We used to be current, useful and necessary. At one point, if it hadn’t been for us, you’d have never seen a fraction of those movies as a kid.
You used to be excited when you found us, opened our cases and put us into our old friend, VCR.
You used to be so proud of us. So proud, in fact, you’d stack us high in plain sight in your home. You’d count us and catalogue us, you’d share us with friends. You’d stay up late with us and laugh, root or cry at whatever we’d screen for you.
At holiday times, you relied on us to capture and record those movies and shows that you weren’t around to watch.
At Christmas time, you unwrapped us and smiled when you saw that we had your favourite movie recorded onto us.
You came to our special store to visit us and borrow us for the weekend. We’d entertain you all weekend long, until you had to return us.
Years passed by, and you realised you no longer needed us.
Newer, faster, smaller versions of us were created.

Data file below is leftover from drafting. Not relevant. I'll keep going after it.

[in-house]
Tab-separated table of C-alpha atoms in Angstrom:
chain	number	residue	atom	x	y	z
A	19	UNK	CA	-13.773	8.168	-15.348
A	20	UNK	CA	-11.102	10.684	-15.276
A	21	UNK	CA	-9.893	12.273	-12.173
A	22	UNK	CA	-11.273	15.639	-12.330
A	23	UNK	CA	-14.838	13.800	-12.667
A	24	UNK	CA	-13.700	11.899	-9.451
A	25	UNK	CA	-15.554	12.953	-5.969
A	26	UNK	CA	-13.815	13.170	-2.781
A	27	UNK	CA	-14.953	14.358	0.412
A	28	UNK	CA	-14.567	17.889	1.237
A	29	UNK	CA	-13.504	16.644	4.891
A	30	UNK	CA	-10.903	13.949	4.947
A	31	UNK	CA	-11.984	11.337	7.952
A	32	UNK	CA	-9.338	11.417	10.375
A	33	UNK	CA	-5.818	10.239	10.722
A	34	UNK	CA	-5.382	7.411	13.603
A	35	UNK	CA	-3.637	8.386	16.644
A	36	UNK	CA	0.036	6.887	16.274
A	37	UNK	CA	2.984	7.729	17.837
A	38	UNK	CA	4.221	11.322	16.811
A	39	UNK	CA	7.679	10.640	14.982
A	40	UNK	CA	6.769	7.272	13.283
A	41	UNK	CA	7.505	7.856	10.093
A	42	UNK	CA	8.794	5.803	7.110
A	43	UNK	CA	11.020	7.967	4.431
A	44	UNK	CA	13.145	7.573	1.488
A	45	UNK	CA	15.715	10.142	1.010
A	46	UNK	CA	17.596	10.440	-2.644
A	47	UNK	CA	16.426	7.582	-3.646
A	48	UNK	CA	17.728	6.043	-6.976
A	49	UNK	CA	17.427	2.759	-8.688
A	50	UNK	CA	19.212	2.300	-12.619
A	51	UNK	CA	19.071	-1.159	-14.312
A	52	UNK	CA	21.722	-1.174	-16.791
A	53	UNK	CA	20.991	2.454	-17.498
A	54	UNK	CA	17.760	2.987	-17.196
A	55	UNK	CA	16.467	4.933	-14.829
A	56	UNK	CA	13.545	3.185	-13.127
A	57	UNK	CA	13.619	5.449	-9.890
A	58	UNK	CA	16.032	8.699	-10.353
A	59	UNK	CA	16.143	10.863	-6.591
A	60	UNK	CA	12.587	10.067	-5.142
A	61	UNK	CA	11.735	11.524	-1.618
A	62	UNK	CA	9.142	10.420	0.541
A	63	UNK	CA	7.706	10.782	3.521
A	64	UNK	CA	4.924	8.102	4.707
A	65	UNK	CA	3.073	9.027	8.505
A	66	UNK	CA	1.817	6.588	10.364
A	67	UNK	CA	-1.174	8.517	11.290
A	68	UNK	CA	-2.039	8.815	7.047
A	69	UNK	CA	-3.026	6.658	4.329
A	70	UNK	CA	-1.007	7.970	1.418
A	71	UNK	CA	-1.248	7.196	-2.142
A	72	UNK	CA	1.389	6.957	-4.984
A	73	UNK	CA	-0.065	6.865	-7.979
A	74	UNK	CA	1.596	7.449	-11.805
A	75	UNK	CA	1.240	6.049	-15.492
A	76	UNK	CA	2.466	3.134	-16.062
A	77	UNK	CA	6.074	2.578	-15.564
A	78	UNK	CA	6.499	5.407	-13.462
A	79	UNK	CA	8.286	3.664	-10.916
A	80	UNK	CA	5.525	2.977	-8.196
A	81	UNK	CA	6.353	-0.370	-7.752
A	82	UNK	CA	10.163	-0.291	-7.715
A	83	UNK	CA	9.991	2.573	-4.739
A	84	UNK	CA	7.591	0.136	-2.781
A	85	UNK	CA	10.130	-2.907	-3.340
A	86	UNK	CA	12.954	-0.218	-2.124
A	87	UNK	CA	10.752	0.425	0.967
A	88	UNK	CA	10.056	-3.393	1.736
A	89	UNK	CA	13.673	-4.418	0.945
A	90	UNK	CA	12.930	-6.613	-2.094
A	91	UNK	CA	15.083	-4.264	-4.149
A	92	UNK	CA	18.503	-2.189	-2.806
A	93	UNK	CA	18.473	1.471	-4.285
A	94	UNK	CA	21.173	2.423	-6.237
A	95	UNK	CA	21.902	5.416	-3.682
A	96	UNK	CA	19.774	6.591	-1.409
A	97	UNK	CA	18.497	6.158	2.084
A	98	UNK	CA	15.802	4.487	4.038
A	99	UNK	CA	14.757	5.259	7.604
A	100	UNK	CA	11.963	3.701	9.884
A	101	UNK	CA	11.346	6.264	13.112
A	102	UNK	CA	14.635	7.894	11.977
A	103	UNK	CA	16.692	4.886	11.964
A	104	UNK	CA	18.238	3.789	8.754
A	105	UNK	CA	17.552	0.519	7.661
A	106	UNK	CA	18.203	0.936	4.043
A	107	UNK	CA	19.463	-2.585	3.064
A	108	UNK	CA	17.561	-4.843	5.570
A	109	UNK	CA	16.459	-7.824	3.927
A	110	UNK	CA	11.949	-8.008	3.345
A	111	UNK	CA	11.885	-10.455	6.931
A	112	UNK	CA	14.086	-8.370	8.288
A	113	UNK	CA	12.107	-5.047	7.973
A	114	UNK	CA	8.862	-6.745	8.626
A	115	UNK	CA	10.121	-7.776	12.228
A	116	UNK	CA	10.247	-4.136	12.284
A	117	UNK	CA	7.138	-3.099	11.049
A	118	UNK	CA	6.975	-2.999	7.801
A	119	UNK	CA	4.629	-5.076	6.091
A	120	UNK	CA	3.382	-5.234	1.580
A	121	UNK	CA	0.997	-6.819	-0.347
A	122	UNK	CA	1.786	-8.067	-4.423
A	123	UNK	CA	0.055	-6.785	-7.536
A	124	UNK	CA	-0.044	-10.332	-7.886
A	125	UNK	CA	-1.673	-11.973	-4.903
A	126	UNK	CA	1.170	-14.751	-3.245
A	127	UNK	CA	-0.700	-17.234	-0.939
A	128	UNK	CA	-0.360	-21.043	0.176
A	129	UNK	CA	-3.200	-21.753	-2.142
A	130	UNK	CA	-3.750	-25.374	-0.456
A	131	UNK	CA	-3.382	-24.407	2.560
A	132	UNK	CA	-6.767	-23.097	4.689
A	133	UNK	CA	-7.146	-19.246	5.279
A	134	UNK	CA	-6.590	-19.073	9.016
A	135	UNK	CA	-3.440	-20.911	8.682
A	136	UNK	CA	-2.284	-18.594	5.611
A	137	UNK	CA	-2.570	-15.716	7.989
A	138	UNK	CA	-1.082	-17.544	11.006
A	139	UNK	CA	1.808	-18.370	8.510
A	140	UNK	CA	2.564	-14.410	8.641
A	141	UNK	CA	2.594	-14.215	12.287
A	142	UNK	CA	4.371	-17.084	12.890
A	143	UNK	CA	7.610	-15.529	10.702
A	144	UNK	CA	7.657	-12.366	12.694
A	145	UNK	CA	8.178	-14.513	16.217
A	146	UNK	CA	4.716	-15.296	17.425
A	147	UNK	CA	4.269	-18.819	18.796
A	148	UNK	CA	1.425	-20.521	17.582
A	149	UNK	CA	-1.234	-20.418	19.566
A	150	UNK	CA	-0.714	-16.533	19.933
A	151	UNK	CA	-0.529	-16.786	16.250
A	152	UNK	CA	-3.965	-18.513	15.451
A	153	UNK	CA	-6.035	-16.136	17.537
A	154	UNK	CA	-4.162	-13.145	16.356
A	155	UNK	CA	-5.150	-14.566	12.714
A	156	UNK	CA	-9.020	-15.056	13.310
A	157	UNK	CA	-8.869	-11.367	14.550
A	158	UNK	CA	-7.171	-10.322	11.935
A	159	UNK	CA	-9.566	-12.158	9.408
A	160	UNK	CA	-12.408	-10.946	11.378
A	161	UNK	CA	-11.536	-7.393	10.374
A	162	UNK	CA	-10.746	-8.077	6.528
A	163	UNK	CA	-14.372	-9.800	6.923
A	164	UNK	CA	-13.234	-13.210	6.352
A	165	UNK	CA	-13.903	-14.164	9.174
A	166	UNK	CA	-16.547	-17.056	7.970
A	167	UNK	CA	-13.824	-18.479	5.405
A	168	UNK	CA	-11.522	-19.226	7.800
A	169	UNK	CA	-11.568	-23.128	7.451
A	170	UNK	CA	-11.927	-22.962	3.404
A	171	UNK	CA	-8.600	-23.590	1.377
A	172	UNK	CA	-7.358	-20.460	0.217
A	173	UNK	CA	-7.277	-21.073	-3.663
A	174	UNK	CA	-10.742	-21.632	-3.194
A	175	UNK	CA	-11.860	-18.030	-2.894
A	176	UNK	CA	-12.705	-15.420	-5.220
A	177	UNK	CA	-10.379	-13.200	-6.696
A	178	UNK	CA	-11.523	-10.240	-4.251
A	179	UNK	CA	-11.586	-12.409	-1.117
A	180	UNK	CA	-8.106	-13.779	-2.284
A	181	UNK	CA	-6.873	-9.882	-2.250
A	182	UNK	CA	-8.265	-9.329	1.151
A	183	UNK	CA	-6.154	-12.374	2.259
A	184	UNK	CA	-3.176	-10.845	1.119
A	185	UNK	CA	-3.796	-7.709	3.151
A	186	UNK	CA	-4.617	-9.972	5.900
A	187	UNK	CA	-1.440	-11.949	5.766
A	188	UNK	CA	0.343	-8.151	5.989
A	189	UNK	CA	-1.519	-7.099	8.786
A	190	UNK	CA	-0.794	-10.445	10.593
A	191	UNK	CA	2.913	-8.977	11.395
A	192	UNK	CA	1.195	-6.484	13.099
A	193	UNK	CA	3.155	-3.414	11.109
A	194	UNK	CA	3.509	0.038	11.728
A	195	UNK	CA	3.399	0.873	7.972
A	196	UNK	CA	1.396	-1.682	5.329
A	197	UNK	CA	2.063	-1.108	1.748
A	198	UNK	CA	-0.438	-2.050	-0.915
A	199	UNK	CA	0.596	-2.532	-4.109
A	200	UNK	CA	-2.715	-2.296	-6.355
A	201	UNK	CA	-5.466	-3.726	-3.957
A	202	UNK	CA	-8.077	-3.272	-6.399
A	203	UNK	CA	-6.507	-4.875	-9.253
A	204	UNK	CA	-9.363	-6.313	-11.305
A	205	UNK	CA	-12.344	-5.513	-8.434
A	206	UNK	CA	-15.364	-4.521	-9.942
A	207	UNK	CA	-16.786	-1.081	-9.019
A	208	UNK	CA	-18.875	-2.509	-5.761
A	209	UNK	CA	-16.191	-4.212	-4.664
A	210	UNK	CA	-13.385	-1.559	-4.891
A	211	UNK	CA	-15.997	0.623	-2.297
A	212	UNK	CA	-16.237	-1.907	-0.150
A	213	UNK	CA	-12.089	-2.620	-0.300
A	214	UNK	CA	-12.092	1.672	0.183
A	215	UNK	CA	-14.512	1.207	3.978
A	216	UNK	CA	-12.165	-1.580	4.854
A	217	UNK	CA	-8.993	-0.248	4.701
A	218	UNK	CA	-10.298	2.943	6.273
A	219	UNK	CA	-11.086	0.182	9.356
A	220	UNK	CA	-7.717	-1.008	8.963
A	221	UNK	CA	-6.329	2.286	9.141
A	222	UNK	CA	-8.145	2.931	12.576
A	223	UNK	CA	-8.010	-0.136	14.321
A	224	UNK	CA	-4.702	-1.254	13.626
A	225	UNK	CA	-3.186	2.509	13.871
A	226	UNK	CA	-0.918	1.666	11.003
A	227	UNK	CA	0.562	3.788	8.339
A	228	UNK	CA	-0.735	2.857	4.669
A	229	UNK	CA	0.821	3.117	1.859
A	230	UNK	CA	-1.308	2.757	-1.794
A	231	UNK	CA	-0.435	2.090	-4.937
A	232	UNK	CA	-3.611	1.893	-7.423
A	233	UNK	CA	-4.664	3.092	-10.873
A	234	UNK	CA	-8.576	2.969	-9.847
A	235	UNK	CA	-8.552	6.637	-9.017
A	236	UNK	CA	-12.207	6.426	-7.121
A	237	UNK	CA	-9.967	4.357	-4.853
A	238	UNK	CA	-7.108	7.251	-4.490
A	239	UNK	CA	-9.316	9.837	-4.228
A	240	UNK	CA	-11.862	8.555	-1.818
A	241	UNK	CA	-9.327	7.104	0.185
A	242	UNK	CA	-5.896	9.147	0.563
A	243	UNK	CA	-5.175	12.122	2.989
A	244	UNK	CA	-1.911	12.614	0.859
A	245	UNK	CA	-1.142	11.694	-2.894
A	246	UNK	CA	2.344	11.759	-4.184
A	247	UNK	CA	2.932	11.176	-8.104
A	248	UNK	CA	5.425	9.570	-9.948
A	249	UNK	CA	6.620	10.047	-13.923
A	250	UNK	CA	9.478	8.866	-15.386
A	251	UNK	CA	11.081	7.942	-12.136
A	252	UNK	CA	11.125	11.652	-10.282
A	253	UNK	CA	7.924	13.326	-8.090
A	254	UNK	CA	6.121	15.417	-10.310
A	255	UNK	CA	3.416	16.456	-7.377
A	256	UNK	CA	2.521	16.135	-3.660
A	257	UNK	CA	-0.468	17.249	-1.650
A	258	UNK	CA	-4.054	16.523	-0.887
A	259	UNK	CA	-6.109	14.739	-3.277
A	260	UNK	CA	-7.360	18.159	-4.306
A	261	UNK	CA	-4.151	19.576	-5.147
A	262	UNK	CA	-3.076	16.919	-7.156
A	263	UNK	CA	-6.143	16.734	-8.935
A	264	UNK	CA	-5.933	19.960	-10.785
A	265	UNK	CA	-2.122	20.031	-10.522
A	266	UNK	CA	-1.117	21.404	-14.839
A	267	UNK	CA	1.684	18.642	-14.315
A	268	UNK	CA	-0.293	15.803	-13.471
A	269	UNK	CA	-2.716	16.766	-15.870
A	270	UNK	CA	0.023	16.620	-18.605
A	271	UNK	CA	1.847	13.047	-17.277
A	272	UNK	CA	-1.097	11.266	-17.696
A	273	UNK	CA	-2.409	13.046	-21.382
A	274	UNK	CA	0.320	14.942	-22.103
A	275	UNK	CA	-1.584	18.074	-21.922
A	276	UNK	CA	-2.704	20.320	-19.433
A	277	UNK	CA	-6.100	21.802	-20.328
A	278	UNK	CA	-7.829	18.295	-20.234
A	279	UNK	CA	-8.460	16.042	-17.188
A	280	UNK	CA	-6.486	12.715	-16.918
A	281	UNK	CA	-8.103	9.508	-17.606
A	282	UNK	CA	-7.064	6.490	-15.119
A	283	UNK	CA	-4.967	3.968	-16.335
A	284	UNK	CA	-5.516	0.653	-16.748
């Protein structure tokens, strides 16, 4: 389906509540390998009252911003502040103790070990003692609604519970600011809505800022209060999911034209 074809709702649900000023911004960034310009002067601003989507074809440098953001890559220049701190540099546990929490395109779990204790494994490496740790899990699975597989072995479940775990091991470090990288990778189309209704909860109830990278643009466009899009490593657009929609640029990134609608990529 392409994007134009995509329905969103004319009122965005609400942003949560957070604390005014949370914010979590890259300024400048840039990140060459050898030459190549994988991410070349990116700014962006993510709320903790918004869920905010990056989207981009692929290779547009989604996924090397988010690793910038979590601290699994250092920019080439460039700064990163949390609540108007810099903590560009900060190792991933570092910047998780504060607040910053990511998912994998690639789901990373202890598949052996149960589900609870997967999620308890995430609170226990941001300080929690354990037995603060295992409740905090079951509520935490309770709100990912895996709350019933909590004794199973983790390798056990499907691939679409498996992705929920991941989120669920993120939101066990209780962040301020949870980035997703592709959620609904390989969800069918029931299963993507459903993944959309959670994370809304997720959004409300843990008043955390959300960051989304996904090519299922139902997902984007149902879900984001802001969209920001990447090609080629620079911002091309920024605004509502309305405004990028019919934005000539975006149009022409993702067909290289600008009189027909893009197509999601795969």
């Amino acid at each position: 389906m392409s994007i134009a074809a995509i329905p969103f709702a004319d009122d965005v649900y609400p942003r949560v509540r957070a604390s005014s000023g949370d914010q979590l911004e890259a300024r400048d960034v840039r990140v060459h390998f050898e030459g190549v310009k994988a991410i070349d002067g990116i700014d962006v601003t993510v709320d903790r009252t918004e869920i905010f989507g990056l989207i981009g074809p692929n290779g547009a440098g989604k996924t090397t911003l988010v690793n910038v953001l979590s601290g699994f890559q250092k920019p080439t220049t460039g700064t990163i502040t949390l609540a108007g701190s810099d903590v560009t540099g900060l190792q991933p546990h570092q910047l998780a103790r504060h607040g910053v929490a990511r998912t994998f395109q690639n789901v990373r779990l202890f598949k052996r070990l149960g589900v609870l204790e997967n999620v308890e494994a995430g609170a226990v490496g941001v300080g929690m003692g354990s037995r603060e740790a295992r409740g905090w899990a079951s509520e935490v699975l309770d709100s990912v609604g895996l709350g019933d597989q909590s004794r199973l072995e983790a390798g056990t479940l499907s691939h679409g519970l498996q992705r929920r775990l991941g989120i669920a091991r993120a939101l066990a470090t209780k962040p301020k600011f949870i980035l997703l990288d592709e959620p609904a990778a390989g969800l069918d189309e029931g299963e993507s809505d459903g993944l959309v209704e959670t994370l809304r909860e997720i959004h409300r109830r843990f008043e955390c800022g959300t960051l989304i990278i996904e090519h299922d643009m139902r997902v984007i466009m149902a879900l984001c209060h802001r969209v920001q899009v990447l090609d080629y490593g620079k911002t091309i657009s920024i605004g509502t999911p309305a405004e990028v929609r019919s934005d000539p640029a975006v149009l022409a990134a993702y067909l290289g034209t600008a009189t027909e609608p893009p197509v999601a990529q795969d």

You soon realised, there were so many of the old us, you didn’t know what to do with us.
So, you got rid of us, binned us, destroyed us.
Many of us still remain. We sit in cupboards, in attics, in boxes. But, we know that nobody is coming. Nobody needs or wants to see what we have to offer.
Children have been born and don’t even know anything about us. We are a photo in a history book, a paragraph in a past technology blog.
Our time has long been over. Once, we were the only source of your enjoyment and entertainment.
Now, we are just plastic and tape, waiting to be recycled and eventually forgotten.